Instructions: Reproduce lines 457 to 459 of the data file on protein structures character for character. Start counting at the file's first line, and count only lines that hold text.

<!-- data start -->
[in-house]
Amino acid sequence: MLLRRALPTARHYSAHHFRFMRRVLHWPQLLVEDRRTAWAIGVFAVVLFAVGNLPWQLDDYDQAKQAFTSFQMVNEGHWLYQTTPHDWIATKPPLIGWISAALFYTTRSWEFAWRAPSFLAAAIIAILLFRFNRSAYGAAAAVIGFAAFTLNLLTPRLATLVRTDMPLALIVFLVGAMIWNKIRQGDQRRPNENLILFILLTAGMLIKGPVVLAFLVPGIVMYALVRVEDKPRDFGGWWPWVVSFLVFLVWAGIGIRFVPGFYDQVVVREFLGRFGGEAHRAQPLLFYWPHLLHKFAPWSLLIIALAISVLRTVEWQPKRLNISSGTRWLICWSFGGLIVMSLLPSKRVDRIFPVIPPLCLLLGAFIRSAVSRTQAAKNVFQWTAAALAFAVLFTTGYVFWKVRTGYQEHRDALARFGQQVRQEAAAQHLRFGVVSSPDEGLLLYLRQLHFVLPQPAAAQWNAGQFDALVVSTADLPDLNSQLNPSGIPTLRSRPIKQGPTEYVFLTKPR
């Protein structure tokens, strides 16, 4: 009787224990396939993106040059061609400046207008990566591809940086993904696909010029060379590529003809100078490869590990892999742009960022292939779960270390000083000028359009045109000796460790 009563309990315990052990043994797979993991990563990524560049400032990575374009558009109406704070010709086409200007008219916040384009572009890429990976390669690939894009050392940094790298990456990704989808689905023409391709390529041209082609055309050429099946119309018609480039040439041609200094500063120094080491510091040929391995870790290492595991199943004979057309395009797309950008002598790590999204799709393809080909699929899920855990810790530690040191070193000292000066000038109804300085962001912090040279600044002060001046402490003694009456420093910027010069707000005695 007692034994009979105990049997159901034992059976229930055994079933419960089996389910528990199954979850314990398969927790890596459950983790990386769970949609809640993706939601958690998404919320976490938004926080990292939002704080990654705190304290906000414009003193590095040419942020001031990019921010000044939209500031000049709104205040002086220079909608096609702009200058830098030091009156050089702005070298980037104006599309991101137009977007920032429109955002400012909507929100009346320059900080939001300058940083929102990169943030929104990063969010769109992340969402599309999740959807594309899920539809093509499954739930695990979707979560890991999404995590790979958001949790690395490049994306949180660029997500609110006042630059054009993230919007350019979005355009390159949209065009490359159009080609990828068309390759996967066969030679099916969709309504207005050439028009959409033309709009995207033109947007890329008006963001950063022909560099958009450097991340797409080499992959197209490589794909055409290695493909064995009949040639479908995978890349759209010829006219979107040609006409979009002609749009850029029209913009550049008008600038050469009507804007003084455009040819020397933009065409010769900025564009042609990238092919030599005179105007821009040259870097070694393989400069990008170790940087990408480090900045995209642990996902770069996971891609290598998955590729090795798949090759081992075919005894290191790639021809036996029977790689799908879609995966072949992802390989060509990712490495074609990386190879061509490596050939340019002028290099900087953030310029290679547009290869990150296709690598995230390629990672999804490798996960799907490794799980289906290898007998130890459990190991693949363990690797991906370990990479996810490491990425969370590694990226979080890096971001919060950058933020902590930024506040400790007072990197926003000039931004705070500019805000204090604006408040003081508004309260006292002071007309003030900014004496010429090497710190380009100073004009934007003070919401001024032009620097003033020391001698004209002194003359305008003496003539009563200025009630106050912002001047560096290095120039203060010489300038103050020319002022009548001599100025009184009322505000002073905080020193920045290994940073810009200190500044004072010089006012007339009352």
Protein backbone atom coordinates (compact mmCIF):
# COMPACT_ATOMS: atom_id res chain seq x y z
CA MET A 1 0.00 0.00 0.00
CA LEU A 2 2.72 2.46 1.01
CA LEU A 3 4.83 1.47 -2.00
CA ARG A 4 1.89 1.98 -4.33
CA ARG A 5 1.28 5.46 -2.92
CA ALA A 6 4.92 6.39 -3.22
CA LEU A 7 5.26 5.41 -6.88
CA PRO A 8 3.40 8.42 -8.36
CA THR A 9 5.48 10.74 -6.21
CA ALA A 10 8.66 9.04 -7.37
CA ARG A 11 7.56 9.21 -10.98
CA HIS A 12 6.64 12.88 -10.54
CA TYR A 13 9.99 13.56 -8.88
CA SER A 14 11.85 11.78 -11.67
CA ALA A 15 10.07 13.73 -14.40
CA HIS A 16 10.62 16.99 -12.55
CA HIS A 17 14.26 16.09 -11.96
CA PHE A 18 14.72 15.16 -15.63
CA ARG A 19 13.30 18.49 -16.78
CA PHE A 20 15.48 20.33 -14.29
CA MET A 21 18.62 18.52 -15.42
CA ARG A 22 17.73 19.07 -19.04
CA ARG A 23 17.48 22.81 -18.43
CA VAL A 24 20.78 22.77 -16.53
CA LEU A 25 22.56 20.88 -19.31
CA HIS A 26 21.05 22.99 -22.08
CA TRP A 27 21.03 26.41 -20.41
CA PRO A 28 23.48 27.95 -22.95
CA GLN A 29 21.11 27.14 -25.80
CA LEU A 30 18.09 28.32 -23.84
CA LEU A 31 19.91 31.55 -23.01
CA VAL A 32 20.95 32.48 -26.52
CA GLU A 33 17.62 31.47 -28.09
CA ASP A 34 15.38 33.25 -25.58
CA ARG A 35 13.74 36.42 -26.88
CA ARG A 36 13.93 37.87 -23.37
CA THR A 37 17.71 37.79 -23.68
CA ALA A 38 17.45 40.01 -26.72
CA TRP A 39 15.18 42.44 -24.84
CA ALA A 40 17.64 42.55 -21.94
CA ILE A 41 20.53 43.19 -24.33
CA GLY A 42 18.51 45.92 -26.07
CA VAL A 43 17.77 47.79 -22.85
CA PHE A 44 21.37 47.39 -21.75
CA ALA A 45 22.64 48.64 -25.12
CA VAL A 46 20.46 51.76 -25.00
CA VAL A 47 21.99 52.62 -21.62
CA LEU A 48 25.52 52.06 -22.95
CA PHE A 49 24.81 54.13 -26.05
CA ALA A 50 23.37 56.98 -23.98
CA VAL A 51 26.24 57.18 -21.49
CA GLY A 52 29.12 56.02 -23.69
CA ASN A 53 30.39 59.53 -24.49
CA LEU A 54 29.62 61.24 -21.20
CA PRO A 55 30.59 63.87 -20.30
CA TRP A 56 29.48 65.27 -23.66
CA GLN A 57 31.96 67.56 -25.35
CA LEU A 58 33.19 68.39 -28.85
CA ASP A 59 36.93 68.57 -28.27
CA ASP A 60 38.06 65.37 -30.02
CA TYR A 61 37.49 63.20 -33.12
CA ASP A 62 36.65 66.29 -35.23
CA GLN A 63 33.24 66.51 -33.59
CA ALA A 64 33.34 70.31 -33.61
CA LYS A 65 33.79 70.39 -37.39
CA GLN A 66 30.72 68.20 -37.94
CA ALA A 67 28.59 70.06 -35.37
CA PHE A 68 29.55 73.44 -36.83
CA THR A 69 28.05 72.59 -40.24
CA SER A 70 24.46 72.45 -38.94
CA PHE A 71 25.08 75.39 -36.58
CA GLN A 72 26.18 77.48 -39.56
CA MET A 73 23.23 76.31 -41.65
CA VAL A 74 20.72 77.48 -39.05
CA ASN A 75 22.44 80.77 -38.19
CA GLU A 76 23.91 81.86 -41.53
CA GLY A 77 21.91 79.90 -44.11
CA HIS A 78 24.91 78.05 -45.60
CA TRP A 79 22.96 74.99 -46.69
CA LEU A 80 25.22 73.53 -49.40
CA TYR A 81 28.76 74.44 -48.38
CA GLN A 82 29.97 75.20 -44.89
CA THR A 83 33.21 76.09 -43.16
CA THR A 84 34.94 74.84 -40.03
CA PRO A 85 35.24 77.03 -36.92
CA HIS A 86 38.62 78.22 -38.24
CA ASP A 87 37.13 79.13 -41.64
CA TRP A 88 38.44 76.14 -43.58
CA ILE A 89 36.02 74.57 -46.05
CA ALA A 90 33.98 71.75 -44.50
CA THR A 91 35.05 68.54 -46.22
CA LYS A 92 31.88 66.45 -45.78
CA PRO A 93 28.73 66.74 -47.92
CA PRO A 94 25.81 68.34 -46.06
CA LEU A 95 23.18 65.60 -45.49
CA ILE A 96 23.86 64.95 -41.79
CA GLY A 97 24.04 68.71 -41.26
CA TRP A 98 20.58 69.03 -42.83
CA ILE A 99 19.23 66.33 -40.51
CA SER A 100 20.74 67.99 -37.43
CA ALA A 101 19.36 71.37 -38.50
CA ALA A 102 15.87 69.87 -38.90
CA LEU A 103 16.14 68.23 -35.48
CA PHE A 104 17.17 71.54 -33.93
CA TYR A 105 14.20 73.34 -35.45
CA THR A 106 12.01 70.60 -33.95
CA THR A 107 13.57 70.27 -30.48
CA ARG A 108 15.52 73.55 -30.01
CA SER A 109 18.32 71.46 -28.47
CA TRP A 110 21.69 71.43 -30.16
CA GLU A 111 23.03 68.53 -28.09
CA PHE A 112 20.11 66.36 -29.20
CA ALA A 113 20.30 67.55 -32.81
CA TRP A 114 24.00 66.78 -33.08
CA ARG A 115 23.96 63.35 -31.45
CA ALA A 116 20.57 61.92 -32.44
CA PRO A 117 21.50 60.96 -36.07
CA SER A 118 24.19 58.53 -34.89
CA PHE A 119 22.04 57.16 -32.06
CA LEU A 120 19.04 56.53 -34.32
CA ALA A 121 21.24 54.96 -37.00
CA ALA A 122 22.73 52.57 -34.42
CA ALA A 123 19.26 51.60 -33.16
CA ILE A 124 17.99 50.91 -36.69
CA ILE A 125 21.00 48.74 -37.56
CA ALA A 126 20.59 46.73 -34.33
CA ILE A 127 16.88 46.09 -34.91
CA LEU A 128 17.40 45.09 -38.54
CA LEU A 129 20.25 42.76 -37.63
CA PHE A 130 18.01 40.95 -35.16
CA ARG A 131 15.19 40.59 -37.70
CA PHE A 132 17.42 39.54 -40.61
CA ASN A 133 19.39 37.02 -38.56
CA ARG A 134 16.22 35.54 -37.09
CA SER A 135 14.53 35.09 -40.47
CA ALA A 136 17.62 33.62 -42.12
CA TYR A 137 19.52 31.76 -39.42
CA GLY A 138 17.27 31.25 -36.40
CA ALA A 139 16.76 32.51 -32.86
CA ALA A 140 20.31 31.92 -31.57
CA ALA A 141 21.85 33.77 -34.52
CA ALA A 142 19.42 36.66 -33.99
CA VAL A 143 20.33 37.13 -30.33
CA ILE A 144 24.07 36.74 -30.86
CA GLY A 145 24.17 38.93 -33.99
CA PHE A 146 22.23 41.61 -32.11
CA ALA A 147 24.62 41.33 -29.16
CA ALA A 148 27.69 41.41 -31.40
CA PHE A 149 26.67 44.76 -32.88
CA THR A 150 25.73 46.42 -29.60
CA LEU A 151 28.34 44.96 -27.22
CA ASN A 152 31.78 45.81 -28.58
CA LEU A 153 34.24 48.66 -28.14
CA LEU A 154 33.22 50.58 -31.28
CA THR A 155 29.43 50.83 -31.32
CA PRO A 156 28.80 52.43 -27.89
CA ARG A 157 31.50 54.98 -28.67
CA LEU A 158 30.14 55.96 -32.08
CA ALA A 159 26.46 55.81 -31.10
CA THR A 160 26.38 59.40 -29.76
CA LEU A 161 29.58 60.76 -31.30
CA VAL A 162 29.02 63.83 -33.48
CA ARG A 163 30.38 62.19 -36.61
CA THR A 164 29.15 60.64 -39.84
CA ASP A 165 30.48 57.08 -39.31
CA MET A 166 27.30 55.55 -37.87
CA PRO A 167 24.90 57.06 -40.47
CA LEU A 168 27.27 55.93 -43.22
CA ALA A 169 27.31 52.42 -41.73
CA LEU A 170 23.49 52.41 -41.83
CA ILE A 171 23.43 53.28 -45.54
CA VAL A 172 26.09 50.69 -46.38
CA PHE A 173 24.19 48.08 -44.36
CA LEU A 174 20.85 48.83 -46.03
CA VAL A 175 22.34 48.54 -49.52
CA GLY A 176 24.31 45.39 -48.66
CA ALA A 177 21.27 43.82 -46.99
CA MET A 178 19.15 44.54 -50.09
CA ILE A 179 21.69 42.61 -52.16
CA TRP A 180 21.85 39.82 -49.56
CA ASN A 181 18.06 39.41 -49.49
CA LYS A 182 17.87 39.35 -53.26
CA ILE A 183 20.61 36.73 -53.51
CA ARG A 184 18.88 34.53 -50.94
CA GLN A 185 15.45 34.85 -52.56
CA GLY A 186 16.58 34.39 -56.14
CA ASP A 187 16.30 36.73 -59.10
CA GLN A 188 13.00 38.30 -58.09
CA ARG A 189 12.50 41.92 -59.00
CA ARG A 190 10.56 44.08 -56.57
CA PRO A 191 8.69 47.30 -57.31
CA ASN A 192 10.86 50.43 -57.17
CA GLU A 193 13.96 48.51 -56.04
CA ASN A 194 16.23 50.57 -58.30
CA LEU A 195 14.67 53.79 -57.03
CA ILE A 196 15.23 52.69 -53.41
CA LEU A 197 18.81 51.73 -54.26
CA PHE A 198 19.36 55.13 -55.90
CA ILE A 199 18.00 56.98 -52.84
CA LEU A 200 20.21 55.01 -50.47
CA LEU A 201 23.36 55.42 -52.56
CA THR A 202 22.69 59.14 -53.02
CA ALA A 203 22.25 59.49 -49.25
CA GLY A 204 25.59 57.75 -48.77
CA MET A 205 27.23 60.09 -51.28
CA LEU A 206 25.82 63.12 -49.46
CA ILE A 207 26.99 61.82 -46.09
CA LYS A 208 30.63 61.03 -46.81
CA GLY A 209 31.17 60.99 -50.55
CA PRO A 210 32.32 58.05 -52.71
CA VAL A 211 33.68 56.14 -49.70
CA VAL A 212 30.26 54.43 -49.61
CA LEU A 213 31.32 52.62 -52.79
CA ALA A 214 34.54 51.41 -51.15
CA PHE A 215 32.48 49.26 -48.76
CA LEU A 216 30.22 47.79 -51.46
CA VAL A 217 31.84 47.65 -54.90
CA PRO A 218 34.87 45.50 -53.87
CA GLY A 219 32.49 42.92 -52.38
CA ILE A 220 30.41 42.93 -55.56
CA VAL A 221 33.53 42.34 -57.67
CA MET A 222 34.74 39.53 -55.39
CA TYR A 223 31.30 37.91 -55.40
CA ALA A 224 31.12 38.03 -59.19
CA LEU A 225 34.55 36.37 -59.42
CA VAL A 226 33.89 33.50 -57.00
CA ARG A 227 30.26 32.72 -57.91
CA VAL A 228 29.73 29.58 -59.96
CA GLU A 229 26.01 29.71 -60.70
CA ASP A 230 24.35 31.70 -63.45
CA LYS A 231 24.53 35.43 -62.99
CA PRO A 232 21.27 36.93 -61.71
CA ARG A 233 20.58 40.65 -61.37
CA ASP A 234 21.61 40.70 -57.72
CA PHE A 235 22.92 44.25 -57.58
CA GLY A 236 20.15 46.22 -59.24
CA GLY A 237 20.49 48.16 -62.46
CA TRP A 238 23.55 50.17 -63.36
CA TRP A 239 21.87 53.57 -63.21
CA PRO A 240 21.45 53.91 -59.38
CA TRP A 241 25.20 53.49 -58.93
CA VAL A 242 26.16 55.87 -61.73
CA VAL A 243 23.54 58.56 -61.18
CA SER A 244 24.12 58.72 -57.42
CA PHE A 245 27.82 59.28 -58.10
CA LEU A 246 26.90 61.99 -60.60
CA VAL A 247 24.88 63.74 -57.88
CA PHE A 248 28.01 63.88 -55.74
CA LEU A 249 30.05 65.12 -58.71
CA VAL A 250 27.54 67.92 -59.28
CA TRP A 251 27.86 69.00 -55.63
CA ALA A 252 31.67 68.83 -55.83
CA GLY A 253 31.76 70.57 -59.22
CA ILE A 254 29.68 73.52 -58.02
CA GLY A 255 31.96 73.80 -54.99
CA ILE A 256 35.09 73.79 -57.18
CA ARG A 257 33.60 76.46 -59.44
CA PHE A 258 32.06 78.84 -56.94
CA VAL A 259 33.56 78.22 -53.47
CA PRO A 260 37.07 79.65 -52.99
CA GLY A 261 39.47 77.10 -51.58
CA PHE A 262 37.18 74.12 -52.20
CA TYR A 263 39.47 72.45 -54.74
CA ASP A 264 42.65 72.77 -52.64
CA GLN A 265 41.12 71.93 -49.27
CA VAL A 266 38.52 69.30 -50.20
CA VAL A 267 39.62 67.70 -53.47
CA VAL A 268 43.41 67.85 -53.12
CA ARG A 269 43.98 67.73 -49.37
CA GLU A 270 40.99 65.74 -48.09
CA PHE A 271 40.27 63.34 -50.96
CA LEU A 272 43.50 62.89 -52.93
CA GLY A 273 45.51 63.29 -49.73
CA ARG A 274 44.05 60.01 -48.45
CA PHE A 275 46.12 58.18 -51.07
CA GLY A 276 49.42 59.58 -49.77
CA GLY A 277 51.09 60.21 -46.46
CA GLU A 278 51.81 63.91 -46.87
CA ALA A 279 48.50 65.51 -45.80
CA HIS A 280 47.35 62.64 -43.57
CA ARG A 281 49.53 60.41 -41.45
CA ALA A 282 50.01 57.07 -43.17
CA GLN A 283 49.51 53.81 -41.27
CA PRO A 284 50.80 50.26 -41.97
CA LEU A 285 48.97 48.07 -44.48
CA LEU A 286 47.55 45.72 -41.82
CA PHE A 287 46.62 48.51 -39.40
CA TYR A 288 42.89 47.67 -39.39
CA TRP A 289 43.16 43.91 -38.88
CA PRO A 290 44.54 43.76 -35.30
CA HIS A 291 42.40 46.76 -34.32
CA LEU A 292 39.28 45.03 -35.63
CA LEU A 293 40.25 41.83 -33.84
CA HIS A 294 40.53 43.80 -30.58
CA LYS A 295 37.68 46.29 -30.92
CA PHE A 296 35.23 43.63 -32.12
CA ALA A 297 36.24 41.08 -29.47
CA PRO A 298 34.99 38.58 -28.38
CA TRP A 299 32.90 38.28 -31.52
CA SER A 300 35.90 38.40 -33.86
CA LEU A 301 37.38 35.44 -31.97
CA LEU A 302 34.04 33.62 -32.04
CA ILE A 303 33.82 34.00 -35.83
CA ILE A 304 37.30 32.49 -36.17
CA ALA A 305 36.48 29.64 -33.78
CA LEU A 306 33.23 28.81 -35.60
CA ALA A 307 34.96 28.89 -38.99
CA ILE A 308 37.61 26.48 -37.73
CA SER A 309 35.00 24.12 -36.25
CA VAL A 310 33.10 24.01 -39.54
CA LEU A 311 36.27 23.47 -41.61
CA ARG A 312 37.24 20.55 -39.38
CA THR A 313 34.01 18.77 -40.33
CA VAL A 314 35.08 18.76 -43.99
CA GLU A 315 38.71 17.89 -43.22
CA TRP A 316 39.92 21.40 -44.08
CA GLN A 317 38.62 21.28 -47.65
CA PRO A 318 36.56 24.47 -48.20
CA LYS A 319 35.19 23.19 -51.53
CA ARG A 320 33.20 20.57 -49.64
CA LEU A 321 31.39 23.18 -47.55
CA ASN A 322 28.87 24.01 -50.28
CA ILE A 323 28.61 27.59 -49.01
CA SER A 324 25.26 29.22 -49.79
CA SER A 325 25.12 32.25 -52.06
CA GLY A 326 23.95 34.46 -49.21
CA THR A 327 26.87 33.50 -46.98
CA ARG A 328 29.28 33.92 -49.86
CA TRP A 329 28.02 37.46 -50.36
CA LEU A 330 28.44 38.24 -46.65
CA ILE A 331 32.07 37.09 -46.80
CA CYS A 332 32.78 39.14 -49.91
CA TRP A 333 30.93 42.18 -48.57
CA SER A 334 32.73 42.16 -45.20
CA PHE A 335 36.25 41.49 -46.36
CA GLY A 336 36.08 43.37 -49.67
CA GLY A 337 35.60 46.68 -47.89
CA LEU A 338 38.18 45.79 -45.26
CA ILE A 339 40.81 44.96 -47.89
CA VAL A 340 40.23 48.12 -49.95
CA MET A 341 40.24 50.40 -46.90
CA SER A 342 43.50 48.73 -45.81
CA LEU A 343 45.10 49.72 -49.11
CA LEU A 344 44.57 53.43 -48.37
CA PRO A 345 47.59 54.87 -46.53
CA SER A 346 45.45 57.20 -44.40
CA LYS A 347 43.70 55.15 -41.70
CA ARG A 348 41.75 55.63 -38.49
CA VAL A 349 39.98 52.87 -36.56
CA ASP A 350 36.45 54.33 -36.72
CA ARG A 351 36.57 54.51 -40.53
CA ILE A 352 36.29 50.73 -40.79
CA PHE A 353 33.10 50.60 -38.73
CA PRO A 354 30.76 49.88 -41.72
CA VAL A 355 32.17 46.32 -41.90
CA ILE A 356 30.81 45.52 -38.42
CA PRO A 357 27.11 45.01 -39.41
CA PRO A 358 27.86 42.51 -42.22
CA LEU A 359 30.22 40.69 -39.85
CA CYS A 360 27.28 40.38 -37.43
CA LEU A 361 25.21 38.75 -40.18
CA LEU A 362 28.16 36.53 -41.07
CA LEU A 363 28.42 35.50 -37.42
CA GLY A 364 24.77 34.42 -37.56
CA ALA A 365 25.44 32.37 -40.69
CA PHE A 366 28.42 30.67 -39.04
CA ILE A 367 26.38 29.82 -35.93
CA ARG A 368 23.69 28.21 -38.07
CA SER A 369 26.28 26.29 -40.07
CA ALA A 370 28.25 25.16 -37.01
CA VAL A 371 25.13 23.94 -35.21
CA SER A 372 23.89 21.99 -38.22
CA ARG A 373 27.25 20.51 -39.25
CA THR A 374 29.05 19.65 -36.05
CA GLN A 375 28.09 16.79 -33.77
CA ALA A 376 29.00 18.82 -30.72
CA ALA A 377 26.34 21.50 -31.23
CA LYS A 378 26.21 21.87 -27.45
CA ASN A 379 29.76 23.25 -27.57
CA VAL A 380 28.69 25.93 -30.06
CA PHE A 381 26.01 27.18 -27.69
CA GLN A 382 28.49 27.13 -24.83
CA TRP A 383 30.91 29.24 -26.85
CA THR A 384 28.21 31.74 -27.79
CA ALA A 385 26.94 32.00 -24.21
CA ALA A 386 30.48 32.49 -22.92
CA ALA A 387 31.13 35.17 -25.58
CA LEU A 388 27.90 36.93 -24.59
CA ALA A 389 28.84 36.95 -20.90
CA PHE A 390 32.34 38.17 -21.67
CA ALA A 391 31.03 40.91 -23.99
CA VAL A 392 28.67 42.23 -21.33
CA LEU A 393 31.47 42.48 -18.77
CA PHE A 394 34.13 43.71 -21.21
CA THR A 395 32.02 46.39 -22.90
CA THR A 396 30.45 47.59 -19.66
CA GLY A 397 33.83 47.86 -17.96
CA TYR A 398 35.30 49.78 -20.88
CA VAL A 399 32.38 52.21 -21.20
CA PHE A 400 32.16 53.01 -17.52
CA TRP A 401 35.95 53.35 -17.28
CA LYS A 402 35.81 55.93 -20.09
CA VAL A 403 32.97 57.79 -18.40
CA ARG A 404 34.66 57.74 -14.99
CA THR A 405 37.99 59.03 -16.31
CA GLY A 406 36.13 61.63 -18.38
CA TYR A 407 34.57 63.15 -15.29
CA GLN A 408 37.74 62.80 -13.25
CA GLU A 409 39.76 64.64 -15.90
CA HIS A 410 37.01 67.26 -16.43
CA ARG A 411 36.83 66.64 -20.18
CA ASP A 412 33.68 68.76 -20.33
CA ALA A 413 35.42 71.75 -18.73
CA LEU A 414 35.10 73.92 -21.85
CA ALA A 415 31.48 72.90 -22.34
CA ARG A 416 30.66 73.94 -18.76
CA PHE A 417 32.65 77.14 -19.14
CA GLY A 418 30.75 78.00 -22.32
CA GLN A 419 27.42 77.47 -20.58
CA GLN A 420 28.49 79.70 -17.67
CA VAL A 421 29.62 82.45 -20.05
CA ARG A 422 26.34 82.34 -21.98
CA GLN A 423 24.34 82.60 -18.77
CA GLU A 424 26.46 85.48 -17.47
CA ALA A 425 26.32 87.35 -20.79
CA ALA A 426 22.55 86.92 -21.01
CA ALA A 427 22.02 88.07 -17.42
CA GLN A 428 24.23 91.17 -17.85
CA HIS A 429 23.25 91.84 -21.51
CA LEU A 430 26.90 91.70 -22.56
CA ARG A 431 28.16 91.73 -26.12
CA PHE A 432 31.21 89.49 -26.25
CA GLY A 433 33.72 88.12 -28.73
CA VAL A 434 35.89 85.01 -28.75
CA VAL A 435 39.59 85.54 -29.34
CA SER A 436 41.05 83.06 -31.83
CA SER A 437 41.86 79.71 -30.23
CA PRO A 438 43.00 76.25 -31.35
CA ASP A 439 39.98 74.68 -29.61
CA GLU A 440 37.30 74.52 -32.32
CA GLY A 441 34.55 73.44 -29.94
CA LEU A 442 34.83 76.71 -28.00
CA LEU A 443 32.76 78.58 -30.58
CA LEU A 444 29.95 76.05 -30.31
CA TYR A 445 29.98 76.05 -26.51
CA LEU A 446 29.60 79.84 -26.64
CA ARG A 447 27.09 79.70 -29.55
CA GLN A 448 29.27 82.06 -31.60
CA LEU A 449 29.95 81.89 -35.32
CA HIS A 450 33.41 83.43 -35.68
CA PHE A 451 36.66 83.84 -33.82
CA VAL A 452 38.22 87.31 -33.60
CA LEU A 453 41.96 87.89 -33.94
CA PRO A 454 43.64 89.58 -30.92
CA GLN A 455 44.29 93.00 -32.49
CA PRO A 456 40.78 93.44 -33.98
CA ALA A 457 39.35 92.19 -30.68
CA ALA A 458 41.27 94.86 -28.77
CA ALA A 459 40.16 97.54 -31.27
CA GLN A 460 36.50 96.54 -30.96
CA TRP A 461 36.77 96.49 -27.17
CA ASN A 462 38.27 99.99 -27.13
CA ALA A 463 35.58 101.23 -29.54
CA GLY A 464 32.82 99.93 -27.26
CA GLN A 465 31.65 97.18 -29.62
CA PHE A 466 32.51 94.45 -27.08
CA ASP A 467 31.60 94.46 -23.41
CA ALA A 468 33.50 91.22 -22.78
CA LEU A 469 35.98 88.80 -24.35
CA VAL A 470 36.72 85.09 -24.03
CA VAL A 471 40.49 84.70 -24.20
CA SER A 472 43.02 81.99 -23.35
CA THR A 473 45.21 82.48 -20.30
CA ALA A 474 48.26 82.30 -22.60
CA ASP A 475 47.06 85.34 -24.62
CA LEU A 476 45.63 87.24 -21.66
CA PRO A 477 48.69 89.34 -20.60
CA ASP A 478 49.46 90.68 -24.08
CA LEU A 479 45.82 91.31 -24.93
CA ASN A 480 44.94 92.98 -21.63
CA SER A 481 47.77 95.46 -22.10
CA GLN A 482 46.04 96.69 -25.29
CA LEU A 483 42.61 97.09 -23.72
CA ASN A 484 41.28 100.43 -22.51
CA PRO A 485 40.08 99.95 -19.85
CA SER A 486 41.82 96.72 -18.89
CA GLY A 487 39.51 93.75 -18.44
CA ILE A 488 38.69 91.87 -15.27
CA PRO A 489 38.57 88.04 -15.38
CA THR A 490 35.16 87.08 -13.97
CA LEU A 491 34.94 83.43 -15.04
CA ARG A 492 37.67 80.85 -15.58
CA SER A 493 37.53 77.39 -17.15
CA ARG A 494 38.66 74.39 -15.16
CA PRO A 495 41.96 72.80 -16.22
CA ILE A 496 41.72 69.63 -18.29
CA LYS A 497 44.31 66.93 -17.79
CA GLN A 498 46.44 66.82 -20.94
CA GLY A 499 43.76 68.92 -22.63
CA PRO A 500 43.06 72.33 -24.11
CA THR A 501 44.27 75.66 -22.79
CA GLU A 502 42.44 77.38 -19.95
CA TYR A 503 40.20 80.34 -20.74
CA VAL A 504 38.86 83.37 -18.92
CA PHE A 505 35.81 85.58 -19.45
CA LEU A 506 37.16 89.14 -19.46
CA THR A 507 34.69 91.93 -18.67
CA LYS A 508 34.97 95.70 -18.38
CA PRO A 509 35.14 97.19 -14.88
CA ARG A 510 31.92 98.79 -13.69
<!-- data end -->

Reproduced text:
CA VAL A 452 38.22 87.31 -33.60
CA LEU A 453 41.96 87.89 -33.94
CA PRO A 454 43.64 89.58 -30.92